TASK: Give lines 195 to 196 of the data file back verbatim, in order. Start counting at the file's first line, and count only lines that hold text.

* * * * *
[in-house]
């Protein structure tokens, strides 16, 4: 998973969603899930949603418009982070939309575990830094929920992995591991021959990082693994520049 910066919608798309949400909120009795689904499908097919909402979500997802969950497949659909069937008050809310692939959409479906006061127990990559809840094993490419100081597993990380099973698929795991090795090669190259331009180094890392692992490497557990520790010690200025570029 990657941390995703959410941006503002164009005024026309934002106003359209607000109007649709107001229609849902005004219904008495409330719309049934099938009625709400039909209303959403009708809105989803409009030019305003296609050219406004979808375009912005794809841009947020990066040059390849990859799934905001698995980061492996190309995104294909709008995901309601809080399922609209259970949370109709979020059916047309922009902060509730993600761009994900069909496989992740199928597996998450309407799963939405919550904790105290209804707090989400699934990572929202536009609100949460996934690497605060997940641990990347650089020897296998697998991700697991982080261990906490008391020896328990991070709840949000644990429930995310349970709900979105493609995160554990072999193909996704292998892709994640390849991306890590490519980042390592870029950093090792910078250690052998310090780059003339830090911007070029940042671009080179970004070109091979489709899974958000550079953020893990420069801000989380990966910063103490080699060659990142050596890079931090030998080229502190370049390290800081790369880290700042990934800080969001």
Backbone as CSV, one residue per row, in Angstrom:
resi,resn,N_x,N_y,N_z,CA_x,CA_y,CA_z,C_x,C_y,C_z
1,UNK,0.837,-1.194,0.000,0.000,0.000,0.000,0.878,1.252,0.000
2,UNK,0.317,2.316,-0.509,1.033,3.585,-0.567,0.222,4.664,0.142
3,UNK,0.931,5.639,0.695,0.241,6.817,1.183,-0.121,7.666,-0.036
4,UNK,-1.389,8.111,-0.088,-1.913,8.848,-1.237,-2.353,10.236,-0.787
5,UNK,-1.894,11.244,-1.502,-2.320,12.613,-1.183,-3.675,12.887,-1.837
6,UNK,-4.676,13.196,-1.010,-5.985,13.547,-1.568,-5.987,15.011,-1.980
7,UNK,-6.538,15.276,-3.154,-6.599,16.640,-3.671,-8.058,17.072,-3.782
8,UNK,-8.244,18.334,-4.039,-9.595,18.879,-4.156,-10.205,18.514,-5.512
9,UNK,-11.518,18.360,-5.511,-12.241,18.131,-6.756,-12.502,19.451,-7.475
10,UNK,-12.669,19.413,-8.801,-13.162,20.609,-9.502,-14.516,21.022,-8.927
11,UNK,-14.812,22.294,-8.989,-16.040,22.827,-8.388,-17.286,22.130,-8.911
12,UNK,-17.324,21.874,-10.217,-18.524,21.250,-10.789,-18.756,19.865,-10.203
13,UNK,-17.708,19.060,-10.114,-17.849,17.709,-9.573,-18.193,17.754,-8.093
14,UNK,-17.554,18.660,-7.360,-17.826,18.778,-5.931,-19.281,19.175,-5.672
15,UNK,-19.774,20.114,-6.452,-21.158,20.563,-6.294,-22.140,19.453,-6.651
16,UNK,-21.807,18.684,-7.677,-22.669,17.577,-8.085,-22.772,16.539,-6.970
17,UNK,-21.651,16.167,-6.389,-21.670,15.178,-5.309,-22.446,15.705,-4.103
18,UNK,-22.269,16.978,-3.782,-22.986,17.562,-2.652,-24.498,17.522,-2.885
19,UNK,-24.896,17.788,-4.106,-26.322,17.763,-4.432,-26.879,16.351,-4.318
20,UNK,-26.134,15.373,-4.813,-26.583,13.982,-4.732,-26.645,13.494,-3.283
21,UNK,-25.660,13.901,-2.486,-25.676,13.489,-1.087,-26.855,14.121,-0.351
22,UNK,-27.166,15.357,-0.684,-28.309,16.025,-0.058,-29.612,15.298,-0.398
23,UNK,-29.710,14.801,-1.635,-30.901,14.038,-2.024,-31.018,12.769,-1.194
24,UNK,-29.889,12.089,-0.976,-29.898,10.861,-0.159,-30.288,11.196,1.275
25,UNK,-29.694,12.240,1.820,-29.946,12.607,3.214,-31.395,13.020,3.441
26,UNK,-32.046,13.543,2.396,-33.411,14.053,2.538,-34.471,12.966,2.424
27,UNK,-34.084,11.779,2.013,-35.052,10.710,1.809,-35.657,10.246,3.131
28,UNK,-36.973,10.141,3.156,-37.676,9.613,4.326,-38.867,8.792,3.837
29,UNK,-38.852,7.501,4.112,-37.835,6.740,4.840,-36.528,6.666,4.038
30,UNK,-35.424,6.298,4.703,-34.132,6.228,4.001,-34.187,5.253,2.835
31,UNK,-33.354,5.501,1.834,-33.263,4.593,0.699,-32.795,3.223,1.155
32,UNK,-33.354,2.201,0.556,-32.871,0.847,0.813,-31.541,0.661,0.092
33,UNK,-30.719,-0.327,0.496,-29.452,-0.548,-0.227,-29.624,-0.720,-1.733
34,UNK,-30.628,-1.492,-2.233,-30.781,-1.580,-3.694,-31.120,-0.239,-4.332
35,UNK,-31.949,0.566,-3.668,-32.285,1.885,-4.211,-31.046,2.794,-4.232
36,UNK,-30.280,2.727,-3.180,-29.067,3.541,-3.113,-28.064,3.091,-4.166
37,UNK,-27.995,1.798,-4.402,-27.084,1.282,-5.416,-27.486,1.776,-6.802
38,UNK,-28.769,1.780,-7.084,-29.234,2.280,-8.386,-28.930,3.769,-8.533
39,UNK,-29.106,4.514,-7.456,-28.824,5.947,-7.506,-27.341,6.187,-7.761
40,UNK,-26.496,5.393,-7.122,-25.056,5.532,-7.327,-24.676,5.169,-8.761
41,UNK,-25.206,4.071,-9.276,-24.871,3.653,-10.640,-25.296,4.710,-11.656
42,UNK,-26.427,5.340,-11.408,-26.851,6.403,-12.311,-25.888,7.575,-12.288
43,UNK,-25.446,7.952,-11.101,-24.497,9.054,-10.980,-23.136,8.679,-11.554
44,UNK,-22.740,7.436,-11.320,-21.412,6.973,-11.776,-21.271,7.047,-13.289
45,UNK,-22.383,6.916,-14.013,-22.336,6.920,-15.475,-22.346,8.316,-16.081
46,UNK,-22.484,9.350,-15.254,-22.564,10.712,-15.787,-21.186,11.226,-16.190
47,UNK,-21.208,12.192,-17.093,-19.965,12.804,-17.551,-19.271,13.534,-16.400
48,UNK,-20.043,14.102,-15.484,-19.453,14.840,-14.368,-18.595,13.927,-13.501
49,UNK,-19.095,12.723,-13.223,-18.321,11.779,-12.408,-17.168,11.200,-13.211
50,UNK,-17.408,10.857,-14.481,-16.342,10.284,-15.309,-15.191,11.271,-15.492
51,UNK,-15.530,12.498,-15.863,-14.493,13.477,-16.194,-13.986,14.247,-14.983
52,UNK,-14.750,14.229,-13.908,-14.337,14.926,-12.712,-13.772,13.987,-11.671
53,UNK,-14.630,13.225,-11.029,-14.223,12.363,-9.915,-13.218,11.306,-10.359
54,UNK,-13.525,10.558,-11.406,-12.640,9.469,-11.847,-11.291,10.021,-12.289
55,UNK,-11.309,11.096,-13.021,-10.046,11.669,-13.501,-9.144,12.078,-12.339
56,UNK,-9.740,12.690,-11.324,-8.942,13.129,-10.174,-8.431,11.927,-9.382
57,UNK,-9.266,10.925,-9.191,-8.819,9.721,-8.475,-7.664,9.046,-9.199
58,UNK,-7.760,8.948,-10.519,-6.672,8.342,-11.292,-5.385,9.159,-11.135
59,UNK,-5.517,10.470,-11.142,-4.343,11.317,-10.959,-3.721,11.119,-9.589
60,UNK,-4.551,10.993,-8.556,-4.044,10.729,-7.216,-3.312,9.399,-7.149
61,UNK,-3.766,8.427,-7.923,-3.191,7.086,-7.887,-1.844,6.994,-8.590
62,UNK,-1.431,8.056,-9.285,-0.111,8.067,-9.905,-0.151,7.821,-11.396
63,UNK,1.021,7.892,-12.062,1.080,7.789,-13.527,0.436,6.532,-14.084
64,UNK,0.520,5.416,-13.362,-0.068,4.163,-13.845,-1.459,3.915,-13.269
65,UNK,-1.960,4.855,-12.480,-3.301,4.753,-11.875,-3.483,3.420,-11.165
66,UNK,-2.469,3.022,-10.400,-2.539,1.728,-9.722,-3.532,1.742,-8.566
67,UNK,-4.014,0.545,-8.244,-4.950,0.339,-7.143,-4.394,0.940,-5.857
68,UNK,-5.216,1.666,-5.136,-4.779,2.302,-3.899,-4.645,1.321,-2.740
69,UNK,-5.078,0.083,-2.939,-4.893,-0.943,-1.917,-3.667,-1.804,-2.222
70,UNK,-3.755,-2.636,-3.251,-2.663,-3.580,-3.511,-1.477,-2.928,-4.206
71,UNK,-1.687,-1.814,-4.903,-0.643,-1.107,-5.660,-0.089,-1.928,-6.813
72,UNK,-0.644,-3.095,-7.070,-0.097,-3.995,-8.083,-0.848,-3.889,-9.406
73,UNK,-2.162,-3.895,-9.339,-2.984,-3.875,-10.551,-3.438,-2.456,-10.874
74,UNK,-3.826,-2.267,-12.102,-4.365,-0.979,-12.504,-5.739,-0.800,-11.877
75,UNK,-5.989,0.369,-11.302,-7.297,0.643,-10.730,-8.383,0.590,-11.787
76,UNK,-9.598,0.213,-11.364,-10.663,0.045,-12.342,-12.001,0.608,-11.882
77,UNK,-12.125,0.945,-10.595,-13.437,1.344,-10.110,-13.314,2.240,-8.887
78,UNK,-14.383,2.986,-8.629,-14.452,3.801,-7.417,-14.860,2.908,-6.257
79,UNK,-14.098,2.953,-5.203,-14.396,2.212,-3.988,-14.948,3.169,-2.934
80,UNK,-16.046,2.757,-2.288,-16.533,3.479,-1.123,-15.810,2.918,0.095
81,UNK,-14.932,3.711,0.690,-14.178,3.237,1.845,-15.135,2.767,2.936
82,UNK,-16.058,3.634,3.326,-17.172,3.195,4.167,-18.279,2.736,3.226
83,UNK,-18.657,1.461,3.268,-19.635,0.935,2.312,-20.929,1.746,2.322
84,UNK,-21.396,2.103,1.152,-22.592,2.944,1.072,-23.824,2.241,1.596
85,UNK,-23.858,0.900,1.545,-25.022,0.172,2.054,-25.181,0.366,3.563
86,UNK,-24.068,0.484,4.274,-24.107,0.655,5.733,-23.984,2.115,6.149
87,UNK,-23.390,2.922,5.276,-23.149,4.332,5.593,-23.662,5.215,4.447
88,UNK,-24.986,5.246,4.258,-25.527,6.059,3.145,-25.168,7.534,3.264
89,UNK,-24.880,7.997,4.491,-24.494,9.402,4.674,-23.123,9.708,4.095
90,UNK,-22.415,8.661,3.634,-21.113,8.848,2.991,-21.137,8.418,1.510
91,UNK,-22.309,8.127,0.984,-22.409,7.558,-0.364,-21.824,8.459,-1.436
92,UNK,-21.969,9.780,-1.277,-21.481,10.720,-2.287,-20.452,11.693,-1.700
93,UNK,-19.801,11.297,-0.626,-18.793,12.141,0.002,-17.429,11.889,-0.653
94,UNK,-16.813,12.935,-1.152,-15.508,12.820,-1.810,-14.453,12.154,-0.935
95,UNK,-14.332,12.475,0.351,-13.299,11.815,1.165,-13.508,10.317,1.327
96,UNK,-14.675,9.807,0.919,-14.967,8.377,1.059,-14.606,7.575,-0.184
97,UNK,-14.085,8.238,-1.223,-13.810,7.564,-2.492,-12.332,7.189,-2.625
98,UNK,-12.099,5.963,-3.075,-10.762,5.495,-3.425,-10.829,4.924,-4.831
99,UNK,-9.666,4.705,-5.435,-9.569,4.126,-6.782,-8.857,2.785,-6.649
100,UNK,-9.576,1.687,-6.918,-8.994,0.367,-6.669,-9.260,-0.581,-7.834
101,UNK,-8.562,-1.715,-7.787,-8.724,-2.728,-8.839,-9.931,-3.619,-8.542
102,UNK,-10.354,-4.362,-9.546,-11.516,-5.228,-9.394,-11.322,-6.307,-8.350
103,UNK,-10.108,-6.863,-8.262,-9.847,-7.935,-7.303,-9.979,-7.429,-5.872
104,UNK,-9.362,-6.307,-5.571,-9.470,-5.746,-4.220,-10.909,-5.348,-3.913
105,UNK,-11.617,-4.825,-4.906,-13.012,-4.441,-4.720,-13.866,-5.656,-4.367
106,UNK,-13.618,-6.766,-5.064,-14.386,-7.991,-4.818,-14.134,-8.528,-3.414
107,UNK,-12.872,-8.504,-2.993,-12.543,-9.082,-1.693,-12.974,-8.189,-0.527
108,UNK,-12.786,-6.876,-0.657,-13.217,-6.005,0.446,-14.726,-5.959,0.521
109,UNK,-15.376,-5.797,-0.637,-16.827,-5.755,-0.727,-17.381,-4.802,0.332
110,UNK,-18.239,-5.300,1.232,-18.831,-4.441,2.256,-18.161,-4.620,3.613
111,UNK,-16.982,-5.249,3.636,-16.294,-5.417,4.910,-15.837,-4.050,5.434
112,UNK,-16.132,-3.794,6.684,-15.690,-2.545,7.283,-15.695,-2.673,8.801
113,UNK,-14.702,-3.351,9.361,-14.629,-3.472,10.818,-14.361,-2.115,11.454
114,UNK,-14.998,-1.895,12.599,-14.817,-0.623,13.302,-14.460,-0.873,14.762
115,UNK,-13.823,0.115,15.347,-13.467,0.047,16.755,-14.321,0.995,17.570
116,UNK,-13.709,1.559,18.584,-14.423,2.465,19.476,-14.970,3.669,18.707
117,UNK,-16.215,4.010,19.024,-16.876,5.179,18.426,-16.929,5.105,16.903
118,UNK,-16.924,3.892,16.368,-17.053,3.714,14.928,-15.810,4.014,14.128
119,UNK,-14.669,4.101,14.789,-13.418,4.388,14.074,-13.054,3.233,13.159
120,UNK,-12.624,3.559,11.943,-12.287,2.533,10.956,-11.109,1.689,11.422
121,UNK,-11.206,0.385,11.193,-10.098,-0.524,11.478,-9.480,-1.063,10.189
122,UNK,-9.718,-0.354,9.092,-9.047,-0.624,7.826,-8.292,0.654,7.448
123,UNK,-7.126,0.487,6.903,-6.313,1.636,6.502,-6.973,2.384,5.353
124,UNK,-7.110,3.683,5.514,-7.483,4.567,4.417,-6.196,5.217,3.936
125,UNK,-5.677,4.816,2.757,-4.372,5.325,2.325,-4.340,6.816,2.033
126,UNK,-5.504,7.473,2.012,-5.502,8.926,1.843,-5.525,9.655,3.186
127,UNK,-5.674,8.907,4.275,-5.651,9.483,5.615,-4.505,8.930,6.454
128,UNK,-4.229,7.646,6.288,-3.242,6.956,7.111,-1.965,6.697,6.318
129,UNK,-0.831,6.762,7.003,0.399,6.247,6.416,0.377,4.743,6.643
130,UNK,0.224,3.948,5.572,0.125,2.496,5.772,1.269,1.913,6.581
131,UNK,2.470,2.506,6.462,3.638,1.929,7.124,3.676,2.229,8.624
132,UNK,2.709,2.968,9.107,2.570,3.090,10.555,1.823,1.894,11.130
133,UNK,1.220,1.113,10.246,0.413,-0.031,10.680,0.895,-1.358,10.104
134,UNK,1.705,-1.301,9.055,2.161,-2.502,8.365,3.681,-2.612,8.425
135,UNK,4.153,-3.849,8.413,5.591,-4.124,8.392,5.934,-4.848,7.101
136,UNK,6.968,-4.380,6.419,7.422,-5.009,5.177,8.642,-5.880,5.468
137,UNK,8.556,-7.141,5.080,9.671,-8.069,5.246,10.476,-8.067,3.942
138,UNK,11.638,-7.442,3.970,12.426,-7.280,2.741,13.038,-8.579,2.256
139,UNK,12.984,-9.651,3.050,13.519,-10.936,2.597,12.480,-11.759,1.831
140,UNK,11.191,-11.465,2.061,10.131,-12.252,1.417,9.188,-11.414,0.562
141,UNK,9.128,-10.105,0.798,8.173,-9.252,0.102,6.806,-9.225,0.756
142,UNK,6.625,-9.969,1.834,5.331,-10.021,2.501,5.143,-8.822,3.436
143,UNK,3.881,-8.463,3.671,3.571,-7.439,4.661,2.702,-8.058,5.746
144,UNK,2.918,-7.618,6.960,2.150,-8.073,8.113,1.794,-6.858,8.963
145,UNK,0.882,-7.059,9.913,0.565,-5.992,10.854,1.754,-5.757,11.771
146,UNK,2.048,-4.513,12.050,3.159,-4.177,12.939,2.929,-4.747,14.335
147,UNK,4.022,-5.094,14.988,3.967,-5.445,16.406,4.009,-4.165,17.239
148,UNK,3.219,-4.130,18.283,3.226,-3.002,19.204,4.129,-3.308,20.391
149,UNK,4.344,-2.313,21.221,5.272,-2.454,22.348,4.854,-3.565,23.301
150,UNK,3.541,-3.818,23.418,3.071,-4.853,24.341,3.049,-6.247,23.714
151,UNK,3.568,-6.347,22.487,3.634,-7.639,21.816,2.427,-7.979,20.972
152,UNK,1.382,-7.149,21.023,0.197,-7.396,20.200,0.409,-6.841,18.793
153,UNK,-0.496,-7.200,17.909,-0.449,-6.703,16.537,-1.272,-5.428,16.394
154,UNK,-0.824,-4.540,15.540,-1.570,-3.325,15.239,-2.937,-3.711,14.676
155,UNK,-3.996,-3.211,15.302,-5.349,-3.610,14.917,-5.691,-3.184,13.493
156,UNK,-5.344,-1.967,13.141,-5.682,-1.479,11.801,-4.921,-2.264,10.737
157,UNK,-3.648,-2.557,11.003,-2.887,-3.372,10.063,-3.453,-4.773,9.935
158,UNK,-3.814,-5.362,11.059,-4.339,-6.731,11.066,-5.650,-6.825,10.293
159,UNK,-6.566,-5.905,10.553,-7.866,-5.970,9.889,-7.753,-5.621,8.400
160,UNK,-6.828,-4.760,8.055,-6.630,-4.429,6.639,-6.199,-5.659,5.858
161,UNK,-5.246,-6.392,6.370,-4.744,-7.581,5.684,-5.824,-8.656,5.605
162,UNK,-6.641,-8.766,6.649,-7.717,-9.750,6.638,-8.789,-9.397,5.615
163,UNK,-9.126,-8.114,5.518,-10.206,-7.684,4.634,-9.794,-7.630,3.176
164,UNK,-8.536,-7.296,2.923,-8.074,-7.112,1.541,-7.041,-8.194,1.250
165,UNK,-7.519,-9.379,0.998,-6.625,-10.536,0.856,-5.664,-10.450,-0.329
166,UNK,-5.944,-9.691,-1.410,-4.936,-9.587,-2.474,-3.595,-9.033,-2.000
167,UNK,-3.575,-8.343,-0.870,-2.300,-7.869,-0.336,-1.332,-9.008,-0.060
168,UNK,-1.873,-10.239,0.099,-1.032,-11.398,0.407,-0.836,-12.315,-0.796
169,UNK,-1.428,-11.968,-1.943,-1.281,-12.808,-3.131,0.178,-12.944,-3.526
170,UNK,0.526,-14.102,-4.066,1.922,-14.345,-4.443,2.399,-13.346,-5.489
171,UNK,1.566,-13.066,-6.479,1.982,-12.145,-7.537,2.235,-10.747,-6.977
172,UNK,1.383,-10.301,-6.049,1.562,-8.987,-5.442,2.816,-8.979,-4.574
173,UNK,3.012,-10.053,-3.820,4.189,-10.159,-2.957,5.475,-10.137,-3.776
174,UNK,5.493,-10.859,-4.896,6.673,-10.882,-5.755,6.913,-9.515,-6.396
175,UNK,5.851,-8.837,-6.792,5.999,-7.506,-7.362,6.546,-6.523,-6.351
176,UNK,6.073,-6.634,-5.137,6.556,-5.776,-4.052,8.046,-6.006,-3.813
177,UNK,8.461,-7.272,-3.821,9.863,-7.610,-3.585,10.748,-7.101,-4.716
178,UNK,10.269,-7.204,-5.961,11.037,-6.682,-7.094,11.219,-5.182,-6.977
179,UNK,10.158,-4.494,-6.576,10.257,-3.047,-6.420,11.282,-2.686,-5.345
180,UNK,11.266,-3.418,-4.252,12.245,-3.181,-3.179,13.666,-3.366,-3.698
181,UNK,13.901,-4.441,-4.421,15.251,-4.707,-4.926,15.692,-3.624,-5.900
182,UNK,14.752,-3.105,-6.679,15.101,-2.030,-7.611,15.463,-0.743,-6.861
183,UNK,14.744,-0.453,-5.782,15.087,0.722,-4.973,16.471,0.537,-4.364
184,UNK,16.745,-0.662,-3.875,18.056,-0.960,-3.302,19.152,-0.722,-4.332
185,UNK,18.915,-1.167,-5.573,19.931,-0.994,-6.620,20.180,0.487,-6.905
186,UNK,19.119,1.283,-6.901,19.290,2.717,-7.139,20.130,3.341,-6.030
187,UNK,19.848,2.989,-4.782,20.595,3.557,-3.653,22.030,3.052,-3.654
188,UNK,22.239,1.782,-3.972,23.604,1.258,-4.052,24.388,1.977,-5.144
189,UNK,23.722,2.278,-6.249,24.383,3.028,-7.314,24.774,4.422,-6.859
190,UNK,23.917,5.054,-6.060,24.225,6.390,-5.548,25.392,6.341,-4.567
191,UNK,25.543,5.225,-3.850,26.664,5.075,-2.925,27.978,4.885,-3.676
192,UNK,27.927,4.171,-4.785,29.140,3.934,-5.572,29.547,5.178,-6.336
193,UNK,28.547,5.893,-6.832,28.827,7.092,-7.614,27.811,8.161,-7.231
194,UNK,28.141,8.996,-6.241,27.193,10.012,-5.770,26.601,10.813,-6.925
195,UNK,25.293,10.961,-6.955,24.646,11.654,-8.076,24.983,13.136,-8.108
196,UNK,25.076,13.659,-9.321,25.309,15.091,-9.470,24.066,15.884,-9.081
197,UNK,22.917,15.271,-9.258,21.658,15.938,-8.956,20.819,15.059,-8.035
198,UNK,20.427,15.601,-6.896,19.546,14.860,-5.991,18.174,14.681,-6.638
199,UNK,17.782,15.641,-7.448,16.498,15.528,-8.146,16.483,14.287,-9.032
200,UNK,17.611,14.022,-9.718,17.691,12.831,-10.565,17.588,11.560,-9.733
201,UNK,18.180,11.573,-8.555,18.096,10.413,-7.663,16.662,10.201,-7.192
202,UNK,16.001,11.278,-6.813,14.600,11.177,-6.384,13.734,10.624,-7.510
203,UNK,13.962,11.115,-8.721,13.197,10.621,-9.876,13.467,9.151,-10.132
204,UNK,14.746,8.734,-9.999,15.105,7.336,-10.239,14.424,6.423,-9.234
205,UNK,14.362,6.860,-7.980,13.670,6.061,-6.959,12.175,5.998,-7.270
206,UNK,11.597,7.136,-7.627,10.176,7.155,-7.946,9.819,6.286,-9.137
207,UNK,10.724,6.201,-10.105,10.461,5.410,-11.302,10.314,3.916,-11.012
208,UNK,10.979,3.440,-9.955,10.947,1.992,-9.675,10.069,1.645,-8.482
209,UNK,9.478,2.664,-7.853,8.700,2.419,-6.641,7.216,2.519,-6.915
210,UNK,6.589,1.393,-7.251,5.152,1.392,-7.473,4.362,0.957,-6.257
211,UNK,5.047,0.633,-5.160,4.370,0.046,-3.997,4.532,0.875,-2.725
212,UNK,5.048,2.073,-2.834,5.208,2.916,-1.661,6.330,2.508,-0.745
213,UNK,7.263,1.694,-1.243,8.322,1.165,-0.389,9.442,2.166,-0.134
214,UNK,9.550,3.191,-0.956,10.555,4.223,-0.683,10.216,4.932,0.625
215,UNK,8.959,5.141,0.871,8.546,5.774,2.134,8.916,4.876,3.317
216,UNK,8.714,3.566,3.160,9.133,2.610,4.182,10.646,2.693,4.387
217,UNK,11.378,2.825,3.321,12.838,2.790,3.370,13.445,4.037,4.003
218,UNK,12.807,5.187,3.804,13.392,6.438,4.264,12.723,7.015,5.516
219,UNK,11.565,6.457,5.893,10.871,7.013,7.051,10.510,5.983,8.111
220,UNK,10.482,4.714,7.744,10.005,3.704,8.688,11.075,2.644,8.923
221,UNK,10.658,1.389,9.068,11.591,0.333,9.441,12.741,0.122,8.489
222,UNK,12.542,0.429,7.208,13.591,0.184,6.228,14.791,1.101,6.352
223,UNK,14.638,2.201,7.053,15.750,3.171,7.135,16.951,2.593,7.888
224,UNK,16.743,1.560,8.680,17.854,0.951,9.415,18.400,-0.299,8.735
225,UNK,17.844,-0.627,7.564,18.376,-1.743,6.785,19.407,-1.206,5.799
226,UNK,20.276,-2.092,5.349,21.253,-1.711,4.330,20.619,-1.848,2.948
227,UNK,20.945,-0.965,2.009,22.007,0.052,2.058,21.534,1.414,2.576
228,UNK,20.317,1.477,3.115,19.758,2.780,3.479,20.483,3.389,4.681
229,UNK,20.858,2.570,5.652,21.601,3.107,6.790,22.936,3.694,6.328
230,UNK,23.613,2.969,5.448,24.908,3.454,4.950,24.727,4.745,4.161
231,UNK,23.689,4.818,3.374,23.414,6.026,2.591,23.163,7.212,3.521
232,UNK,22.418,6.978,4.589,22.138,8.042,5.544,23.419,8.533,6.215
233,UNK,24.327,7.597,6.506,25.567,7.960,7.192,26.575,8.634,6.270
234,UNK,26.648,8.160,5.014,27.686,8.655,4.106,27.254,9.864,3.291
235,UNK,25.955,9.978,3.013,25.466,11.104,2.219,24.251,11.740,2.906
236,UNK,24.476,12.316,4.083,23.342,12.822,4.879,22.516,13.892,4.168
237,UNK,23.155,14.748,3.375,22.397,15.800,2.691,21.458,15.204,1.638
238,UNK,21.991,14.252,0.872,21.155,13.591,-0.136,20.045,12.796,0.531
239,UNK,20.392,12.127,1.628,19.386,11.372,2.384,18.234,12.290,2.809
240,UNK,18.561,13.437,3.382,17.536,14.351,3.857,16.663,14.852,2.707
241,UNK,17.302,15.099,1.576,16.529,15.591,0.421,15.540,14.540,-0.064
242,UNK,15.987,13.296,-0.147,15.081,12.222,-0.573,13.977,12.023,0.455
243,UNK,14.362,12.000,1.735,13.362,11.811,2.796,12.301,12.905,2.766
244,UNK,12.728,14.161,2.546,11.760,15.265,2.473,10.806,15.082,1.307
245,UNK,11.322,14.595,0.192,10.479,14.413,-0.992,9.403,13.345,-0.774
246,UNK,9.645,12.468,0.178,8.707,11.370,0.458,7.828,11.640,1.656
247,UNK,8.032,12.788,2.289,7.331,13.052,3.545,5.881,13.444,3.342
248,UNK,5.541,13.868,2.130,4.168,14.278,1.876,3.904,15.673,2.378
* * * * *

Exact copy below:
191,UNK,25.543,5.225,-3.850,26.664,5.075,-2.925,27.978,4.885,-3.676
192,UNK,27.927,4.171,-4.785,29.140,3.934,-5.572,29.547,5.178,-6.336